Hindu And Chinese Temples In Kuala Lumpur | CruiseBe
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Hindu And Chinese Temples In Kuala Lumpur

Sergey Dolya • 6 minutes read • April 5th, 2016
In my previous articles, I showcased the man-made places of interest and cities in Malaysia, despite there being many naturally made wonders in the country. The most famous of them is the temple complex of 

Batu caves,

 consisting of thirty mountain caves. They are huge and ancient, about 40 million years old. In the 19th century, an Indian trader was so impressed by these caves that he built the world's largest statue of the Hindu god Murugan next to it.
But before we went to Batu, we saw

Thean Hou

, the largest Chinese temple in Malaysia. Despite it's young age (35 years old), the temple is very popular among both the native Chinese and tourists alike...
The temple was built in honor of the Goddess Tian Hou, the mother of heaven, patroness of sailors and fishermen. It is important to note that the structure was built in accordance with feng shui principles:
In front of the temple there is a kind of "crib", dedicated to a religious event:
The three Chinese sages Fu, Lu and Shou symbolize family (happiness), prosperity and longevity. They can be seen in all Chinese temples:
The main goddess sits in the center of the main hall, in whose honor the temple was built. There are two copies on each side:  
Notice the orange drums by the entrance:
The name of each person who donates $100 or more is labeled on each separate cell, where it hangs for the whole year. It is regarded as having prayed for a whole year without leaving the building. It is both convenient and inexpensive.
Generally, of course, there are different ways for the population to donate money:  
There are also fortunetelling sticks. A person throws the sticks up several times, without pulling them out of the drum, and then pulls out the stick that is raised the higher than the rest:  
The number corresponding to its section in the drum is indicated on the opposite end of the stick:
There you will find predictions that can be quite strange. One example was the recommendation to change sexual partner. It is interesting that the Civil Registry Office is situated nearby, and couples often come here to have their fortunes told after their wedding. I'm curious if any of the newlyweds received the fortune that I wrote above?
Gazing anxiously, this woman seems to have also received a strange prediction.
There is a special stone path in the church yard. You can walk on it barefoot, massaging your heels on the way:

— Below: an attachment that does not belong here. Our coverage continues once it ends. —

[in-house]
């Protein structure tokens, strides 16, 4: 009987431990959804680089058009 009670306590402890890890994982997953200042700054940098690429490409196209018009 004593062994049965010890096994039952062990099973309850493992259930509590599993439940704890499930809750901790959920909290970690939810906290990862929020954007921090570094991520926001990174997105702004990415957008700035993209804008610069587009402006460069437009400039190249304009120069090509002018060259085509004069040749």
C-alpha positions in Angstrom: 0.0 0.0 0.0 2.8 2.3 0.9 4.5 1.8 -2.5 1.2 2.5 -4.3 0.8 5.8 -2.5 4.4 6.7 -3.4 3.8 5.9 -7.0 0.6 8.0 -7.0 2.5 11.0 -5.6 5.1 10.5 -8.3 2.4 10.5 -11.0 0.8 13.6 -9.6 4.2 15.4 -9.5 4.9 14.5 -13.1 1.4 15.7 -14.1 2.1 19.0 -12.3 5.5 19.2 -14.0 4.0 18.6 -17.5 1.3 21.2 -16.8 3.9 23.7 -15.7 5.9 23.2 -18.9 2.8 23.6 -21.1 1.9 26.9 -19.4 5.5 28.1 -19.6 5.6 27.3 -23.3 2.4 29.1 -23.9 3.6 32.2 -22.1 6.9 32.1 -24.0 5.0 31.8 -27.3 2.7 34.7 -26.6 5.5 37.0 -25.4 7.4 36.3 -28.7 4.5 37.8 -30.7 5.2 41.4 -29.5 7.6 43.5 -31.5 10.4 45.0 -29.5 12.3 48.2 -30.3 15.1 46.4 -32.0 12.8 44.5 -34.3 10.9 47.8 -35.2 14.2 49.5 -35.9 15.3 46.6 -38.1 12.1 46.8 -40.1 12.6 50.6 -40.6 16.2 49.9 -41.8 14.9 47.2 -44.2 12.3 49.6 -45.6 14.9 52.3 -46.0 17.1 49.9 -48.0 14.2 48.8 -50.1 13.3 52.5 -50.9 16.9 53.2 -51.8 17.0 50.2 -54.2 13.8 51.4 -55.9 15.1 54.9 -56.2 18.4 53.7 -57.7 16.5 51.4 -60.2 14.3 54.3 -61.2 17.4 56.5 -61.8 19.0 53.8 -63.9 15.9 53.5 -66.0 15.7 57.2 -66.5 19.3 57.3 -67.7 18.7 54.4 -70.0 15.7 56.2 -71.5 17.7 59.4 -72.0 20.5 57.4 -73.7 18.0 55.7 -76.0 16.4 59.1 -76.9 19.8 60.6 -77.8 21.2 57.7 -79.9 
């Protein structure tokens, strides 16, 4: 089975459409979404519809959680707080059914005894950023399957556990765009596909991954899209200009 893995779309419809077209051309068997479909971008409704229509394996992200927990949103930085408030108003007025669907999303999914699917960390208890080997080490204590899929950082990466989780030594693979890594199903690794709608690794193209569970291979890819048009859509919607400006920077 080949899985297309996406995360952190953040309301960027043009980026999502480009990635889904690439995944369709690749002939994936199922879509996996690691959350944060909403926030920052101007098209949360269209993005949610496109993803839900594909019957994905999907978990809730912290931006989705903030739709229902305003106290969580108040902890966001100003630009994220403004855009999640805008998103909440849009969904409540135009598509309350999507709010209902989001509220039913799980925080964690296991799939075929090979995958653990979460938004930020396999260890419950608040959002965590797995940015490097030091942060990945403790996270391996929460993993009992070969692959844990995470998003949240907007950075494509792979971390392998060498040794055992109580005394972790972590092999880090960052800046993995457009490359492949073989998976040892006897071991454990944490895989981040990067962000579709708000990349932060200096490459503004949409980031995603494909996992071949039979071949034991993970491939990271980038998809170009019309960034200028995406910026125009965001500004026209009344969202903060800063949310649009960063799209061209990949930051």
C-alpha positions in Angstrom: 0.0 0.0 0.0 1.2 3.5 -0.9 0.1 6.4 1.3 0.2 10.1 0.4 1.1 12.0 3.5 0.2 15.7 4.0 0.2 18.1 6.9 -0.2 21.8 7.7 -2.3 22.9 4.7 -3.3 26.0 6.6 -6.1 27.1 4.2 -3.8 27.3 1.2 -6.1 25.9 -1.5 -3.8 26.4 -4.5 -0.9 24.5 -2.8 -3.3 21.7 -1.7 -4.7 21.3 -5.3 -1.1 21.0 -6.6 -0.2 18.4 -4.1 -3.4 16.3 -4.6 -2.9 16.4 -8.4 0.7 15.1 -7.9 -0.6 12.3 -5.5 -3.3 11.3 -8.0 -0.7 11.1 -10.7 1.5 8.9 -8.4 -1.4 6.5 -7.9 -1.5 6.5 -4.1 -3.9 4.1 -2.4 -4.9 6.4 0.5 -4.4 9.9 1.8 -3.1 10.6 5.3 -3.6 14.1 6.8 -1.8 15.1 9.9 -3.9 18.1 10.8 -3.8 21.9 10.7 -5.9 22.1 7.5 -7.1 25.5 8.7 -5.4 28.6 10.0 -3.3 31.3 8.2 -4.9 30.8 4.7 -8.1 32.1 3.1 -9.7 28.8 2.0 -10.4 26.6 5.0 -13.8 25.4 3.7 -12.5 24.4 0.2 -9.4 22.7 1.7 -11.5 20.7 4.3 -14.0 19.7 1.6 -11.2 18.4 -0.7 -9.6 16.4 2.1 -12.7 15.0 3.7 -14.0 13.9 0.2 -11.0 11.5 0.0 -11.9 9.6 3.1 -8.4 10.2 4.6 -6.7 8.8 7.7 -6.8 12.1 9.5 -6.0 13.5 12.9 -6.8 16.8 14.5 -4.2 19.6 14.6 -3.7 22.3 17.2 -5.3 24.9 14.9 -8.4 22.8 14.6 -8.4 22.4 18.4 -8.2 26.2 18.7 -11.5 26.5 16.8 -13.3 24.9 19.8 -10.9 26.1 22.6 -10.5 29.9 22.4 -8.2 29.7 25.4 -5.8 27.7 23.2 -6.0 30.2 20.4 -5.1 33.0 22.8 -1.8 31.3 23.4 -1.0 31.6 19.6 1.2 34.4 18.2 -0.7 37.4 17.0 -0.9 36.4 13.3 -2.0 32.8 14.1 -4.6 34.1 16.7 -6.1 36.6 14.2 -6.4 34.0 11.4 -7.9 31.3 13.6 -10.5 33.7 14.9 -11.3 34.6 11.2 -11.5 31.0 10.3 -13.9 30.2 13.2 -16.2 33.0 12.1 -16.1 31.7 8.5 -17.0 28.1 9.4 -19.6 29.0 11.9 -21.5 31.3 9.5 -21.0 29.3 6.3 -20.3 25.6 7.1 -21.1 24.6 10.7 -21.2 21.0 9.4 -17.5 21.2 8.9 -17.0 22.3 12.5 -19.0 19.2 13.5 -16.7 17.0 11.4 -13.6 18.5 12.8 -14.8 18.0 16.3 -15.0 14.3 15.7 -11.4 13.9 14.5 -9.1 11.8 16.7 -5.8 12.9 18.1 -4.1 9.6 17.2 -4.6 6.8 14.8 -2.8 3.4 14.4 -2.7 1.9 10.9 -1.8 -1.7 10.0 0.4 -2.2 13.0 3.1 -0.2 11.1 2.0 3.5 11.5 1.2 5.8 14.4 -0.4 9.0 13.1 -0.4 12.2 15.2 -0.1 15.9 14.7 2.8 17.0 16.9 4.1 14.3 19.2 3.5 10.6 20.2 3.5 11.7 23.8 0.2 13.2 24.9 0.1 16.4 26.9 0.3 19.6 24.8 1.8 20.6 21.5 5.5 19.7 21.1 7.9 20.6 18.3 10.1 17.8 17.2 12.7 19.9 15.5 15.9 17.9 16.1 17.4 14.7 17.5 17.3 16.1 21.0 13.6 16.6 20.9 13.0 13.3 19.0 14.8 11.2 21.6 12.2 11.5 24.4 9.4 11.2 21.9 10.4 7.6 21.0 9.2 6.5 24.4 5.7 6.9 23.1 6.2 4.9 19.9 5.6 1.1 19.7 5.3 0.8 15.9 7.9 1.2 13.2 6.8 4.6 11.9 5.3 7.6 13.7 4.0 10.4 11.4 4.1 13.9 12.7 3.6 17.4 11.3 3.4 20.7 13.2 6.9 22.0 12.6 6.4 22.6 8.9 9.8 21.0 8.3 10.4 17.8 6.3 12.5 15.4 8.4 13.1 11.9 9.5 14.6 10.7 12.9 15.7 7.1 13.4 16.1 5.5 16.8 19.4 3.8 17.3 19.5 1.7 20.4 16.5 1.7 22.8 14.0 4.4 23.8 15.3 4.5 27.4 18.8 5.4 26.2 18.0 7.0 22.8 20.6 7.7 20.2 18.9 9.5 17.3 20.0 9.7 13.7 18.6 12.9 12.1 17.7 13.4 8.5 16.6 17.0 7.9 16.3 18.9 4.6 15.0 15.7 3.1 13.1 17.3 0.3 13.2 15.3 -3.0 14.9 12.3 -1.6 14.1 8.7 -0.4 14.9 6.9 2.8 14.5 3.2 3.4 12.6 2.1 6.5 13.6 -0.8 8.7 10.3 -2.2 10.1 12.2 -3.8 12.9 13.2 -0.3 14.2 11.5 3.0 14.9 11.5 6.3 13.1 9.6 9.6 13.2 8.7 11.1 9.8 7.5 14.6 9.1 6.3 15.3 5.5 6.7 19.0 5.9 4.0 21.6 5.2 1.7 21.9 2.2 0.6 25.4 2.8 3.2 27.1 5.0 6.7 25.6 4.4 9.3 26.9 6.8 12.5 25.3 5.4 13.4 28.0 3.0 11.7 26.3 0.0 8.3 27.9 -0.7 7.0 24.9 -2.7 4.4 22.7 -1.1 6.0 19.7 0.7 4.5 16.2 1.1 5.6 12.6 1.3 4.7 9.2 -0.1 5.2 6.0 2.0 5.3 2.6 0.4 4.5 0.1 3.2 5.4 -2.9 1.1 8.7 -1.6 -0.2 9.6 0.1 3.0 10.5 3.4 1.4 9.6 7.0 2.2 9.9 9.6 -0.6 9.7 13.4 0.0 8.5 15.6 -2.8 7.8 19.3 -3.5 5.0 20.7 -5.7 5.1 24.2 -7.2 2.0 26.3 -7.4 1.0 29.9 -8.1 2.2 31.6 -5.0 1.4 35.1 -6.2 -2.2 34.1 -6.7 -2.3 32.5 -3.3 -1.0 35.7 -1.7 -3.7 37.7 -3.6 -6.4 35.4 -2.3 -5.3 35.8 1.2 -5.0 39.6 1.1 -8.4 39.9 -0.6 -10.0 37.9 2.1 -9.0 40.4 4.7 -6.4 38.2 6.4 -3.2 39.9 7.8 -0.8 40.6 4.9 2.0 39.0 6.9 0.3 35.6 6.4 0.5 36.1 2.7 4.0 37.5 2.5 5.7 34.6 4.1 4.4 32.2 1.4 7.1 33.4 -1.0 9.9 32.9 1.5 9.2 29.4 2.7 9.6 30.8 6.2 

An artificial pond with turtles can be found across the street. Although there is no fence, they cannot get out because of the stones:
Here’s the Indian quarter:
The multi-colored assortments of Indian wreaths have always amazed me. It is important not the confuse the intended purpose of the wreath: for birthdays, weddings and funerals.
The spirit of India can be felt on the way to the Batu Caves:
The complex has a lot of caves but the most beautiful is a Temple Cave, also called a light one. You have to overcome 272 steps to get there:
The ascent is not as hard as it seems at first glance, if you are not in a hurry: 
The caves are located 8 miles (13 km) from the city. From the top there are mountain view of

Kuala Lumpur

This is the entrance:
And here is the Light Cave:
It is called the “light” because of the natural "windows" through which the light falls deep into the mountains. It is very beautiful. The holes in the rock look like eyes gazing sadly downwards:
Many different naturalistic sculptures are set along the walls, following the theme of a faithful Hindus’ life:
The cave has its own temple:
This is a priest:
The sky can be seen at the highest point:
It is like standing inside a huge pit: 
There is also a local "shrine" for the faithful here:
Security keeps watch to maintain the law: 
Huge and dangerous stones in Batu hang over the visitors:
The amount of dirt and garbage is a distinctive feature of India, couple with the rich culture and colorful traditions. At first glance, I noticed that Malaysia is very clean except when you come to a Hindu temple, where you stumble upon garbage:
What about monkeys? That’s a different story. They are very bold. If you turn around or drop something, then give up all hope:
Look at the woman with dishes on her head. I specifically watched the monkey who followed the woman. As soon as she came close, the monkey stretched his body and brazenly stuck his face into the bucket! It seems to be a monkey custom, where bystanders are checked selectively.
And, finally, a view of the city:
This is the last review on Malaysia. On the way back we stopped in Hong Kong and watched Cathay Pacific employees carry out their duties. Next week I will review the Seychelles. 
Author: Sergeydolya
Source: sergeydolya.livejournal.com
Translated by: Gian Luka

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